when patriotism becomes a problem

An idol is a glory cul de sac. Any thing, when properly understood and used, can become an avenue for bringing glory to our Creator. The things of the natural world can lead us to the worship of God, or as Paul reminds us in Romans 1, tainted by our sin they can become objects of worship themselves. This is how idolatry works. The glory stops at the created thing instead of the Creator.

This time every year there are lively discussions about the Christian’s and the Church’s approach to patriotism. In fact, today is the one-year anniversary of this post. It’s worth a read. The question I want to address in this post is that: “Is patriotism idolatry?”

Let me first say, that patriotism is often idolatrous. If you are a Christian and you aren’t seriously weirded out by stuff like this, send me an email and convince me I’m wrong.

No, patriotism can and often is idolatrous. It becomes idolatrous when we glory in our nation and not our God. It becomes idolatrous when we cede worship time to telling the story of the flag and not the cross. It becomes idolatrous when we eagerly await a savior from Washington instead of heaven. It becomes idolatrous when we seem to be prouder our national citizenship than our heavenly citizenship. It becomes idolatrous when a nation becomes the standard of goodness and righteousness. I could go on.

This is the type of patriotism often labeled (correctly in my opinion) nationalism. This is also the type of patriotism that is the natural byproduct of secularism. I know that some of you might roll your eyes at the number of times I’ve quoted Neuhaus recently, but that’s only because he’s so good. Here’s what he said about patriotism and the naked public square:

If we are determined to keep the public square naked, we do well to resist the idea of patriotism. In the naked public square, patriotism poses a great threat; it cannot be checked or kept within limits because there is no transcendent reference by which to hold it in critical tension. Patriotism alone cannot help but lead to nationalistic hubris.

When religion is banished from the public square, there are no transcendent principles that inform and guide our relationship with our nation. In other words, when there is nothing higher than the state, patriotism cannot avoid eventually giving way to nationalism. Nationalism and secularism will often go hand in hand. Churches and Christians that surrender their principles to nationalism are actually behaving like the secularists that they abhor.

But I would argue that nationalism is not the only danger of a naked public square. Related to nationalism is tribalism. If nationalism is the idolatrous love for a national identity, tribalism is the idolatrous love for a niche identity separated from the whole. Nationalists have a blind love for their nation. Tribalists often have a blind animus. Nationalists see their nation as the source of all good in the world. Tribalists see their nation as the source of most of the world’s problems. The tribalist sighs at the patriot waving the flag. She instead prefers the identifying marks of her marginal tribe.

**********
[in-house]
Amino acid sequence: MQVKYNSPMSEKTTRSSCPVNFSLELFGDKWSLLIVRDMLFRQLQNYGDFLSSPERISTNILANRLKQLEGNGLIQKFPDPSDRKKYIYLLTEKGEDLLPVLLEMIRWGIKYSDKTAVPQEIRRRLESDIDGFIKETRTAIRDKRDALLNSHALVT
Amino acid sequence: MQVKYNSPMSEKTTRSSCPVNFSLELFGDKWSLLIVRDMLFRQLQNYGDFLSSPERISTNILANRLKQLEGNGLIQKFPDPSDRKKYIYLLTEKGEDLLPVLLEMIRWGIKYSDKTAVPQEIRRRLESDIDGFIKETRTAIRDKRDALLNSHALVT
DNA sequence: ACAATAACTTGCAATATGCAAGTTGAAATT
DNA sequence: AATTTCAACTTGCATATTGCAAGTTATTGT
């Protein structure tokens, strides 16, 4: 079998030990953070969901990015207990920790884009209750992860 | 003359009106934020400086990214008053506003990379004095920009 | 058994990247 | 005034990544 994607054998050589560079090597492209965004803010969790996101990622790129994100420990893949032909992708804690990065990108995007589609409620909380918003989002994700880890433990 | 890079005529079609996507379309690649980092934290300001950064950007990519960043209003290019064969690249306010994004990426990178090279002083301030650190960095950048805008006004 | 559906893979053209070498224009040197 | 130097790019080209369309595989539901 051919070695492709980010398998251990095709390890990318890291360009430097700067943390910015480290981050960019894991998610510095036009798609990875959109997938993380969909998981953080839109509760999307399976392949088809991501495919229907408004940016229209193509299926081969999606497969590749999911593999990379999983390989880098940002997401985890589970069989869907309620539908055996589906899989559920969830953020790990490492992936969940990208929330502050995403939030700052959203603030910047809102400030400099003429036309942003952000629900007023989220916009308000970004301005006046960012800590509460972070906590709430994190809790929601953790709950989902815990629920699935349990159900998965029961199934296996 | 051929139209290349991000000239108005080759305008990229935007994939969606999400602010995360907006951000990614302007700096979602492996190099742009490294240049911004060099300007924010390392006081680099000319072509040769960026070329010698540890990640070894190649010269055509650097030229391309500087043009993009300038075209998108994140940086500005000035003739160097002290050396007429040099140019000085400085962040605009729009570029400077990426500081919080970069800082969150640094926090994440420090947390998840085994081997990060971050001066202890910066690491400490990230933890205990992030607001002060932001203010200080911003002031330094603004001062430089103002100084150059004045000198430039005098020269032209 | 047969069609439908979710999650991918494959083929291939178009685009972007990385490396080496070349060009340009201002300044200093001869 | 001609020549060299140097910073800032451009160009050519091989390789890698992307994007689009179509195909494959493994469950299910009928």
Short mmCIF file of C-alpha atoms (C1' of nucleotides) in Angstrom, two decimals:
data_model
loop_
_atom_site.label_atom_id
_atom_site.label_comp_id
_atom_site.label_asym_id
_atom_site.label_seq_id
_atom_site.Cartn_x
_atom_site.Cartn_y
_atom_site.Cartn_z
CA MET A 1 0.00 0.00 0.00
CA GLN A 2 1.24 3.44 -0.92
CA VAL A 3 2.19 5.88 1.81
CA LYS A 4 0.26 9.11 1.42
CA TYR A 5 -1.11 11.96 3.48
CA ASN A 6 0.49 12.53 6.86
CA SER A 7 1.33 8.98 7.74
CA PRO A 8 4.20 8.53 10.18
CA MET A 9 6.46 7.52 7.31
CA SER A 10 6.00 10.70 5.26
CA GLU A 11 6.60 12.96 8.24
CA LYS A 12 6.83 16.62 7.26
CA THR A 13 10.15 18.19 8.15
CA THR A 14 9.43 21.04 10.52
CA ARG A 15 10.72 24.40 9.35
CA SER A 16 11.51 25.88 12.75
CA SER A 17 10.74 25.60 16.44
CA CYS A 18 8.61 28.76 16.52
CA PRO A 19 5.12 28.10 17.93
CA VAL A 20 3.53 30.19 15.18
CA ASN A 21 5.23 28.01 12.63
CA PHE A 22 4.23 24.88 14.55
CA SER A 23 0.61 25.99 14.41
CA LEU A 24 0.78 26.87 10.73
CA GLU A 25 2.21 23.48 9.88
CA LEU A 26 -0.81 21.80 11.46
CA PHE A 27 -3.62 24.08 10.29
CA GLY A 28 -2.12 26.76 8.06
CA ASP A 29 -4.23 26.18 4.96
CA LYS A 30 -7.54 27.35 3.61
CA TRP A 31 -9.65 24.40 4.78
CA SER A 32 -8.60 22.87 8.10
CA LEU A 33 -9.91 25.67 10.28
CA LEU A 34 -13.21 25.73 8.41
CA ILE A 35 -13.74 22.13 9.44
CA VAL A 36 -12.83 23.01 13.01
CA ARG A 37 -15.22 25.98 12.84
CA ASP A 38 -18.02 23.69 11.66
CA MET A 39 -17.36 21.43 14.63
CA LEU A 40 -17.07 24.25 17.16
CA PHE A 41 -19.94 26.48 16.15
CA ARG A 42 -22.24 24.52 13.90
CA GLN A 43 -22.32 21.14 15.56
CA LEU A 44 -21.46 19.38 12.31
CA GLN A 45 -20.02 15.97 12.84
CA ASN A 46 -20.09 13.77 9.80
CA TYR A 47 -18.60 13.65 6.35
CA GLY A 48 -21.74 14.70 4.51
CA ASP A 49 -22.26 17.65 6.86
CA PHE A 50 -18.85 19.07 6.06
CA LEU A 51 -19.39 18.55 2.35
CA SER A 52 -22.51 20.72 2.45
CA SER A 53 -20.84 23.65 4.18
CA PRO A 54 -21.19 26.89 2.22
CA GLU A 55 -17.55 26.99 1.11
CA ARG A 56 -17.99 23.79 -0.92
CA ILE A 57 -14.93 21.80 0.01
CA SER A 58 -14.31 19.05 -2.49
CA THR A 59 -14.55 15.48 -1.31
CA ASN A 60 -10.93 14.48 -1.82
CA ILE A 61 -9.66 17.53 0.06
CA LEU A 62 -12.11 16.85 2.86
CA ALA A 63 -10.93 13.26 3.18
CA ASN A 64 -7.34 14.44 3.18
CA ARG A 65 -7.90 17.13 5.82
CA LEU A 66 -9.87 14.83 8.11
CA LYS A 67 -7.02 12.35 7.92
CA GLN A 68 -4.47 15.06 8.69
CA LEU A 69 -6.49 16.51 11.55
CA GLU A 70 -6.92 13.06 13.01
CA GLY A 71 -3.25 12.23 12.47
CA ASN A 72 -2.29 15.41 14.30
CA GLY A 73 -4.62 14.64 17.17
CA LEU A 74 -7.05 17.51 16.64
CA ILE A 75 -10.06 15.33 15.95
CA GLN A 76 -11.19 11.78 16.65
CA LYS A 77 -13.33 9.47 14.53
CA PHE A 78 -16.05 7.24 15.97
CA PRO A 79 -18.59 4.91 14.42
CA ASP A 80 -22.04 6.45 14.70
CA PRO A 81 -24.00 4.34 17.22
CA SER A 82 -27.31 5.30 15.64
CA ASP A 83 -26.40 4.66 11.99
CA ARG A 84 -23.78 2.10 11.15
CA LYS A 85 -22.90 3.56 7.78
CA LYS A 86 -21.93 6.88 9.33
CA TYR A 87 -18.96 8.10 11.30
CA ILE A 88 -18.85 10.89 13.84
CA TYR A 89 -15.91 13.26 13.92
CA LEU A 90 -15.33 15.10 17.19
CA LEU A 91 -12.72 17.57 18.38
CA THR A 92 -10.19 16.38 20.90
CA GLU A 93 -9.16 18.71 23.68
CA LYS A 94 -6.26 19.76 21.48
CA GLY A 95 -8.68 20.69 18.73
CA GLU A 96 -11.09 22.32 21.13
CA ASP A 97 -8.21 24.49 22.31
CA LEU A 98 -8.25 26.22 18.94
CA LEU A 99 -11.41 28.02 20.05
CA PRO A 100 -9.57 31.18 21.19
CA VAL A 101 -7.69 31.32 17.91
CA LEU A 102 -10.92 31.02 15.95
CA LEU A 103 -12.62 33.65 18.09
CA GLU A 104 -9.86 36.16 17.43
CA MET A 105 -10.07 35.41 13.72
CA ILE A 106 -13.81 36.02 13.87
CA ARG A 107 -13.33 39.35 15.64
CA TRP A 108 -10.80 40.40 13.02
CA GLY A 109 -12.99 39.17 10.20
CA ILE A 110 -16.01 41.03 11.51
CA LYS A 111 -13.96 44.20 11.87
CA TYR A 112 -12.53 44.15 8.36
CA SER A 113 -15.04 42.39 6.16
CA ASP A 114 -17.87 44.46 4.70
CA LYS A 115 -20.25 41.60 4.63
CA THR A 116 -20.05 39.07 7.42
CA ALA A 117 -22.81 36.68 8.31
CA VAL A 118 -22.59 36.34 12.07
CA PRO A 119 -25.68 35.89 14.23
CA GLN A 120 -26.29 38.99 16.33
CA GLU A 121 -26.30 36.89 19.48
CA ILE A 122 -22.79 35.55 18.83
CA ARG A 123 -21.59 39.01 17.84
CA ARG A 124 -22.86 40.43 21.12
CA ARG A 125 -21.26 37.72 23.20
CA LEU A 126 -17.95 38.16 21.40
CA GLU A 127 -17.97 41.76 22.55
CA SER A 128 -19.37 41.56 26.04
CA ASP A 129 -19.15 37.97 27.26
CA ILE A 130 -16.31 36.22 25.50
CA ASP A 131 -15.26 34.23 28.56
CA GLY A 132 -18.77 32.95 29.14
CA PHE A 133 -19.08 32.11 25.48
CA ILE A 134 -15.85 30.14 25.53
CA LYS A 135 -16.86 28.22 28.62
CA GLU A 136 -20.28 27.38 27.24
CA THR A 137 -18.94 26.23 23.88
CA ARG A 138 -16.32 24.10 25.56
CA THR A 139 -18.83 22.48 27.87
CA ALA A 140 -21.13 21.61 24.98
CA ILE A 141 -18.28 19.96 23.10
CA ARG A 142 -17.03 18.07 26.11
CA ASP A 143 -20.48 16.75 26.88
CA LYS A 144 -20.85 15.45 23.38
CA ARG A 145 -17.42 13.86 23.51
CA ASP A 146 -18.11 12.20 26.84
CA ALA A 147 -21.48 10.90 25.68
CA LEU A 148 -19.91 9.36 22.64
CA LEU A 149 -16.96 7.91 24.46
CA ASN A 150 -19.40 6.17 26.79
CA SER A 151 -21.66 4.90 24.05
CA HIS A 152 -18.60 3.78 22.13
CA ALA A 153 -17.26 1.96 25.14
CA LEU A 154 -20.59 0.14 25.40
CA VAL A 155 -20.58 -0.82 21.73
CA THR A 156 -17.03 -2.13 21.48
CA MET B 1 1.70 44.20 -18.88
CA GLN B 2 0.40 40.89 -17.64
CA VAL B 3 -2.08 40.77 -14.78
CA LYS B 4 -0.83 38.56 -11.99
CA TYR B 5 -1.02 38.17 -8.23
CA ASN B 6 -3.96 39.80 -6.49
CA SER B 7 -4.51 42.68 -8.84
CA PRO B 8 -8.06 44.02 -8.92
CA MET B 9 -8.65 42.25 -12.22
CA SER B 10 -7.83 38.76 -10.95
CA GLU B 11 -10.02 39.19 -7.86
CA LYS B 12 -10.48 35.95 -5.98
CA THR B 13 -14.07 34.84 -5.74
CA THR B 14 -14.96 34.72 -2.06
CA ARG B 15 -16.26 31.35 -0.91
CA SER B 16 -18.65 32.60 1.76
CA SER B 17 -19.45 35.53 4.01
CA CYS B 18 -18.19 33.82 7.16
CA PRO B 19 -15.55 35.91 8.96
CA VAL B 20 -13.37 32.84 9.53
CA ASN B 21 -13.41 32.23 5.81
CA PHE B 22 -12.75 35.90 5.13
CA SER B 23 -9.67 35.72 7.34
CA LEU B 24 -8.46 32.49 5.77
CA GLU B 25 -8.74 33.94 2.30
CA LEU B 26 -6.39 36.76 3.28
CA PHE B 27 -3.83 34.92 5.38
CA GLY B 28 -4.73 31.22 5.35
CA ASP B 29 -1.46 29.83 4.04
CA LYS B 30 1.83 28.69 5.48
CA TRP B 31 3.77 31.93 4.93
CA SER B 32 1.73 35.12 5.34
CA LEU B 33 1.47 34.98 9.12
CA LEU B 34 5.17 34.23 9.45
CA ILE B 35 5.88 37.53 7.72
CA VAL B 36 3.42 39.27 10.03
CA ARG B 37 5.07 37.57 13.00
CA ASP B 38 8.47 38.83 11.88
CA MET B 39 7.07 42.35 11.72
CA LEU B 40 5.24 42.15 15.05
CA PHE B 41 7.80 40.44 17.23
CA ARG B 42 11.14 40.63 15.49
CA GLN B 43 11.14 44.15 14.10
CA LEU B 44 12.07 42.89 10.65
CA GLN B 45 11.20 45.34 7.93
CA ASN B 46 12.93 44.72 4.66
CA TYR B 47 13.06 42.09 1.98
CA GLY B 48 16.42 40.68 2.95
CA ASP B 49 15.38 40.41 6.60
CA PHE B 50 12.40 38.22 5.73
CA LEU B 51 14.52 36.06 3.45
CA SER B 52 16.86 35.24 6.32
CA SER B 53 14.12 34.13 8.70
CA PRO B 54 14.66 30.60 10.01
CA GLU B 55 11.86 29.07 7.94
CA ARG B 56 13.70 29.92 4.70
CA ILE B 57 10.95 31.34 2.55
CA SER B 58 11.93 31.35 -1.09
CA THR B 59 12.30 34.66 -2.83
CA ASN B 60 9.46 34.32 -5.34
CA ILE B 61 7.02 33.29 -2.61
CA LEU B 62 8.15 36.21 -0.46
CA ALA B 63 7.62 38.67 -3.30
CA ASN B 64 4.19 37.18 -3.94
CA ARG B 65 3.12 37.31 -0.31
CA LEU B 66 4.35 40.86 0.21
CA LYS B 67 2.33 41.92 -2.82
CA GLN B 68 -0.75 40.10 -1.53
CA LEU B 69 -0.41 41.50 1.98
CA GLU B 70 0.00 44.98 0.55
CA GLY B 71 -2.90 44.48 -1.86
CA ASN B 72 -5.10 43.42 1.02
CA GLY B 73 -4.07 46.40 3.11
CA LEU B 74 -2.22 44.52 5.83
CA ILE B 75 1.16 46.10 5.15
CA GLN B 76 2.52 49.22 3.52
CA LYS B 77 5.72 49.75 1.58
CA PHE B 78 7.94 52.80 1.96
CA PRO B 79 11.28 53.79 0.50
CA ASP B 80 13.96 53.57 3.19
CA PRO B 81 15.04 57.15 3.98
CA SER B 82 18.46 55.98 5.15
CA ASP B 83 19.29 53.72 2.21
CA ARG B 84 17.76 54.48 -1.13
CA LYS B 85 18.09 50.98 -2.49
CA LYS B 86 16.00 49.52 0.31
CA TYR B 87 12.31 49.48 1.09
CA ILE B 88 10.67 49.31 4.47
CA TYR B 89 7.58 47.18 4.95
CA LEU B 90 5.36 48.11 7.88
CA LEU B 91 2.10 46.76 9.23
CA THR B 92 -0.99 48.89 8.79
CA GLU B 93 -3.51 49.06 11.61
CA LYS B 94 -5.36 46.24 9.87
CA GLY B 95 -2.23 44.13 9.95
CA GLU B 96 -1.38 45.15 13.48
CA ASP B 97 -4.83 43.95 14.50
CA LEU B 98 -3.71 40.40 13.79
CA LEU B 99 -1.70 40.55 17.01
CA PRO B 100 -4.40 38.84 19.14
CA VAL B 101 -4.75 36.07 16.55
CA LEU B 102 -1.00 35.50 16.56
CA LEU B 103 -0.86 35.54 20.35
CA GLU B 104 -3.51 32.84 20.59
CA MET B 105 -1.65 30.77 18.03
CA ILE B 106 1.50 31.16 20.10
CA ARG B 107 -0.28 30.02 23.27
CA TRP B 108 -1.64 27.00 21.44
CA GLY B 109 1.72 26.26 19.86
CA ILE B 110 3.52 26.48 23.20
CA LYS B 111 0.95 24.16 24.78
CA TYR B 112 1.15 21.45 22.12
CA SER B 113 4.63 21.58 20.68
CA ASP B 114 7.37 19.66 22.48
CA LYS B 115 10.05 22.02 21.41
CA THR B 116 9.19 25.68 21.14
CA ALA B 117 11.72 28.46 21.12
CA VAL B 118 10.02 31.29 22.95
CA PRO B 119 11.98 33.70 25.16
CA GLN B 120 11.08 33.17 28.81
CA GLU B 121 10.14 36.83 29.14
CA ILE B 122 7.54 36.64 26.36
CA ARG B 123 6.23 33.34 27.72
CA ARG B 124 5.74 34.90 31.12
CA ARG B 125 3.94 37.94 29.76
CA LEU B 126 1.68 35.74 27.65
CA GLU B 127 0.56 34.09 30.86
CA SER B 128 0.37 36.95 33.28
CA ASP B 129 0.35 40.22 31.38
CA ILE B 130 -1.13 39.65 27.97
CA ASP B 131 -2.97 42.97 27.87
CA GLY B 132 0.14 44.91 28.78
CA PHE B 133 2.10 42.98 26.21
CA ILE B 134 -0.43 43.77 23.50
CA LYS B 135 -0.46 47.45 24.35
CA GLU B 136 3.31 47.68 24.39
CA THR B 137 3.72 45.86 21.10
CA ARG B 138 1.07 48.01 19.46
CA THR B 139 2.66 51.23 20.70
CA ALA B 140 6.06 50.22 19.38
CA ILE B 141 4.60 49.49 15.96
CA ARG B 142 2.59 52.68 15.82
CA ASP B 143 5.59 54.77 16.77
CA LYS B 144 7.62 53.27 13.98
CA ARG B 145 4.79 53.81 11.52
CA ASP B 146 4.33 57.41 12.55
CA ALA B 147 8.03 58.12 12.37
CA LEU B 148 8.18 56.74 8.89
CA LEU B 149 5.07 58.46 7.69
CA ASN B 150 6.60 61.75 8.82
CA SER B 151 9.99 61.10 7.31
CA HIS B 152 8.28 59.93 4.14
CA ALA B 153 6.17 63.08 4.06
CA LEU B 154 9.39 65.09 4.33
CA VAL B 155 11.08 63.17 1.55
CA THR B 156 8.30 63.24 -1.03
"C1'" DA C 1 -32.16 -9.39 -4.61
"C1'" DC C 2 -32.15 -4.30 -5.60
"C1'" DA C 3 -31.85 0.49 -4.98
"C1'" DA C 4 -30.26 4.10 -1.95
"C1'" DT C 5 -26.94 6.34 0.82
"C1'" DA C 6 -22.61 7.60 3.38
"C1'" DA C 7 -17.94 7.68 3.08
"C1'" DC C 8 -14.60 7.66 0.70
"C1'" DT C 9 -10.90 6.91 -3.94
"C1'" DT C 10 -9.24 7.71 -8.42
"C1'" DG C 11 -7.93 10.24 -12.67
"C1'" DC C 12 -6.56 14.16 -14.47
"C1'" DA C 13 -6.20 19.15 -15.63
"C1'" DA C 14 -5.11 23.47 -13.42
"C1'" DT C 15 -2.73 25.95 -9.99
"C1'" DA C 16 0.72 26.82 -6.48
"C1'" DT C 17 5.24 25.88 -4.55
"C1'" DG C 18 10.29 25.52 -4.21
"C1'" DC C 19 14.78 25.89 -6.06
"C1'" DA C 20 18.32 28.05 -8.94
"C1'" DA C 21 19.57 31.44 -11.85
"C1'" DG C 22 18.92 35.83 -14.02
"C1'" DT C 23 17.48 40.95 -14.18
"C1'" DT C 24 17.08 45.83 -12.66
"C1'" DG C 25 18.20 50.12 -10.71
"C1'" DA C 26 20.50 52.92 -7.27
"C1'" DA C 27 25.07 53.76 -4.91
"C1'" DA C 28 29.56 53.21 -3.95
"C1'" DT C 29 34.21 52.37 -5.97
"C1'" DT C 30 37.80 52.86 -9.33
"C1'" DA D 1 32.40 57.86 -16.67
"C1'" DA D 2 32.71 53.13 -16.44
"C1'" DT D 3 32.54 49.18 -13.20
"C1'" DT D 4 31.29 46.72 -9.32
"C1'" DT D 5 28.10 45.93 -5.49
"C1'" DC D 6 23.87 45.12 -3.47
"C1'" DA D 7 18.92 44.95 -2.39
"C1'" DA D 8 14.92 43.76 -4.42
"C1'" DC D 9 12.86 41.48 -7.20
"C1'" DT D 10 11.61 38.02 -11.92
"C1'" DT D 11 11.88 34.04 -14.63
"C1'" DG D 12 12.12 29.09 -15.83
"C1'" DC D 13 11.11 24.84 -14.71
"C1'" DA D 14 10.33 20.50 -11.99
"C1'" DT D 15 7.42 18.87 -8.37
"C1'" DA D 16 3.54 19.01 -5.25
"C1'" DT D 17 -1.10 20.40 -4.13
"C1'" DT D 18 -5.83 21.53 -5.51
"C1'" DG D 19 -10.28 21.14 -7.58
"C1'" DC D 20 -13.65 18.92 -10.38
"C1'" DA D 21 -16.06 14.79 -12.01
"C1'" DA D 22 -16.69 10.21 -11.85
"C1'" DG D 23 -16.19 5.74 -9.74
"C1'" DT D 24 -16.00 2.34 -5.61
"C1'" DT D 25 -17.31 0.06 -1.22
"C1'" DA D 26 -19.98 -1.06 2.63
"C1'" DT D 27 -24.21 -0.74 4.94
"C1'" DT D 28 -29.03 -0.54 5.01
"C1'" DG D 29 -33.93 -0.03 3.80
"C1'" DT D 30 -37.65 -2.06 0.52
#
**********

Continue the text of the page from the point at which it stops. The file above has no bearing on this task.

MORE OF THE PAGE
Whether one is a nationalist or a tribalist often depends one whether or not your preferred team is currently in power. “Yes We Can” after all is the Left’s way of saying “Make America Great Again.” There’s not much that can turn a person into a weeping prophet quite like losing an election. But the point is that both nationalists and tribalists are drinking from the same secular fountain. They have both lost sight of transcendence and have succumbed to idolatry.

I believe not only that patriotism is not necessarily idolatrous, I also believe that patriotism is appropriate for a Christian and for churches. After all, your nation is just the large, diverse assembly of your neighbors (many of whom don’t fit your tribe). It seems like a Christian thing to love and want the best for your neighbors. There is no wisdom or righteousness in not wanting God to bless America. Certain Christians are bashful about saying “God bless America” because to their ears it sounds either exclusionary or arrogant or both. But patriotism need not say God bless only America. Is there a good reason why we wouldn’t want God to bless this nation? I would also say that to deny God’s blessing on this nation might demonstrate more arrogance than the person who acknowledges that whatever good has come from this American experiment is ultimately from the blessing of God.

But if patriotism is appropriate for a Christian and for churches, then it must be a patriotism that is guided and shaped by a higher allegiance. To a patriot, the nation is never ultimate which is the only way that a nation can truly be loved. Patriots don’t only celebrate their nation or fight for their nation. They also challenge, rebuke, and weep for their nation. Some of the greatest patriots in Israel were the prophets who didn’t hate their nation, but they also didn’t simply wave the flag when the nation had turned to evil. Instead, they called the people to account and pointed them to higher principles. The only way to be a patriot is to be a disciple first.

 

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